In Venezuela, the Chief of Police of the Republic, Luisa Ortega Díaz, has said in an official statement that those who undermine public tranquility and order in order to produce institucional instability, destabilize the government or subvert the democratic system will be put on trial, and added that those who act against public tranquility and order will face 12 to 24 years in prison. Ortega Dia made these statements after the protests against the new Education Law proposed by the government of Hugo Chavez, and after the employees of the Metropolitan Disctrict who protested for their rights were repressed, with 11 of them imprisoned, accused of “blocking the free flow of traffic” by marching through the street”. IT is worth remembering that Ortega Diaz is the same character who a few weeks ago proposed a law in the National Assembly against Media Crimes, which was later retired for being undemocratic. This law proposed nothing other than to “regulate bad news” to protect the state and, ultimately, the interests of the bourgeoisie and the dominant layers of society, from the actions of the works and the exploited sectors of society.
The most recent repression of the protesters against the education law, supporters of the right-wing opposition who questioned the law , as we would expect, from the right, even had repercussions outside of Venezuela, and the same rightwing has taken advantage of the laws which limit basic rights, like that of protest, in order to attack the Chavez regime once again. However, what neither the right nor the government are saying is that in the last three years the workers movement and the people have – directly or indirectly – been the main target of repression by the bourgeois regime; both at the hands of the national government, which uses the state forces, and the right-wing opposition in those states where it governs, using the same repressive forces and sometimes hitmen, with many murders of workers having taken place.
This use of hitmen has been financed both by landowners who line up with the opposition, and capitalists from both the opposition and chavista camps. As we in the LTS have already condemned, they are looking, via repressive measures, to discipline the workers and even to teach a lesson to the most advanced workers with most dedication in their struggles. In this sense, the state has for some years been reorganizing a whole section of the country’s laws in order to contain the growing protests. We are talking about a whole series of reforms to laws which have been and are being carried out with the objective of criminalizing the traditional methods of protest of the working class and the people. According to some of these new (or old, but with reforms and actualizations) laws, stopping the production of a factory of company (private or public) or obstructing a road in order to pressure the political authorities, for example, would be punishable crimes. Thanks to these laws there are already more than 2000 cases of working class, peasants, indigenous or community based protesters under trial for protesting.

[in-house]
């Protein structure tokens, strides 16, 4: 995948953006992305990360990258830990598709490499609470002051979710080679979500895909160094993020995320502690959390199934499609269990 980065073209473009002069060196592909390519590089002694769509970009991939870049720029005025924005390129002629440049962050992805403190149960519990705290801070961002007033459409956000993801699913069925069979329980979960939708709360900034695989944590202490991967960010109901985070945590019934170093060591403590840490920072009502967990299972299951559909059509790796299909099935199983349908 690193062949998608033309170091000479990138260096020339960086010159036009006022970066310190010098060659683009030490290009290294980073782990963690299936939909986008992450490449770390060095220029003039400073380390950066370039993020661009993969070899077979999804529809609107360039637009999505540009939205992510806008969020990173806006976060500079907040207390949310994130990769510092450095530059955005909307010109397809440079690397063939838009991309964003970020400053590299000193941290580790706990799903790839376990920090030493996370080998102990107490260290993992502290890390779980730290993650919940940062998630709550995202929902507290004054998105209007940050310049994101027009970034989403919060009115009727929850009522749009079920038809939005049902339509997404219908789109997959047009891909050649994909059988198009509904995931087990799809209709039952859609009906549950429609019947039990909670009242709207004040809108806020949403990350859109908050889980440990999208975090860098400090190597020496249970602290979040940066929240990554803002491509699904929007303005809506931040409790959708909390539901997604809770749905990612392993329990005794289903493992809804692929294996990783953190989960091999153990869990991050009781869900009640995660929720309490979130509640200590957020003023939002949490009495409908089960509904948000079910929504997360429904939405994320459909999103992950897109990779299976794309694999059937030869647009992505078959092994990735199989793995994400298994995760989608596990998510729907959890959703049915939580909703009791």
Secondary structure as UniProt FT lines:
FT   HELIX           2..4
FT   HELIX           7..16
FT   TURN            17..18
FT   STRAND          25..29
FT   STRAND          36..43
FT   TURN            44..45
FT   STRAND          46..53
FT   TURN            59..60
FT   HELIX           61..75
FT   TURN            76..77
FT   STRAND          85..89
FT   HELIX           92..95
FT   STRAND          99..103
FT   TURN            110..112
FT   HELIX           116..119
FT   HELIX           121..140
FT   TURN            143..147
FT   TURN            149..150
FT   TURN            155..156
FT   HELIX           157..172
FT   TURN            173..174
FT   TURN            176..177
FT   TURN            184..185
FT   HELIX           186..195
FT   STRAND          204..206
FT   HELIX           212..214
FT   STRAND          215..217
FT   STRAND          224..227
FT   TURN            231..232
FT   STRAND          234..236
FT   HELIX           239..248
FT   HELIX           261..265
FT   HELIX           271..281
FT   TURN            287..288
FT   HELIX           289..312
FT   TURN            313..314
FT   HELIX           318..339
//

No repressive law is favorable to the working class and popular struggle. The Chavez government, which is always talking against capitalism and in favor of a participative democracy, has no worries about resorting to laws from 1916 redacted during the dictatorship of Juan Vicente Gomez against the workers and peasants, like the Penal Code, which in Article 358 establishes that: whoever obstructs a passage of circulation of any means of transportation, opens or closes the routes of these passages, makes false signals or undertakes any action with the objective of creating the danger of a catastrophe…will be punished with jail for 4 four to eight years. This law is today implemented democratically, and just as forcefully as when it was new.